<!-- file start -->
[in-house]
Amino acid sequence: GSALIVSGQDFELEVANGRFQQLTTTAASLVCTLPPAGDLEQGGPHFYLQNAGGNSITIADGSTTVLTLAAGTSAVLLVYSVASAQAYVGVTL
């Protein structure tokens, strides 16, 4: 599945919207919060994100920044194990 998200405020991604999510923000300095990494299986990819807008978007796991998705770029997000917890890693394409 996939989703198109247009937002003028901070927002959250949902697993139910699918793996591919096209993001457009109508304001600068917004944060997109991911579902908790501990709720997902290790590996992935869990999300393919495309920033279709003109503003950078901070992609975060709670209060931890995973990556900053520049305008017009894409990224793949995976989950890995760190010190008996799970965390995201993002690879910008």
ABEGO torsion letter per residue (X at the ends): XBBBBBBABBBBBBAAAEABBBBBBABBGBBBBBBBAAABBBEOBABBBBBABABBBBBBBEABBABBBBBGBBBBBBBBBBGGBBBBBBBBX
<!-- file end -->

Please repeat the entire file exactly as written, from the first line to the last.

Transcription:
[in-house]
Amino acid sequence: GSALIVSGQDFELEVANGRFQQLTTTAASLVCTLPPAGDLEQGGPHFYLQNAGGNSITIADGSTTVLTLAAGTSAVLLVYSVASAQAYVGVTL
């Protein structure tokens, strides 16, 4: 599945919207919060994100920044194990 998200405020991604999510923000300095990494299986990819807008978007796991998705770029997000917890890693394409 996939989703198109247009937002003028901070927002959250949902697993139910699918793996591919096209993001457009109508304001600068917004944060997109991911579902908790501990709720997902290790590996992935869990999300393919495309920033279709003109503003950078901070992609975060709670209060931890995973990556900053520049305008017009894409990224793949995976989950890995760190010190008996799970965390995201993002690879910008």
ABEGO torsion letter per residue (X at the ends): XBBBBBBABBBBBBAAAEABBBBBBABBGBBBBBBBAAABBBEOBABBBBBABABBBBBBBEABBABBBBBGBBBBBBBBBBGGBBBBBBBBX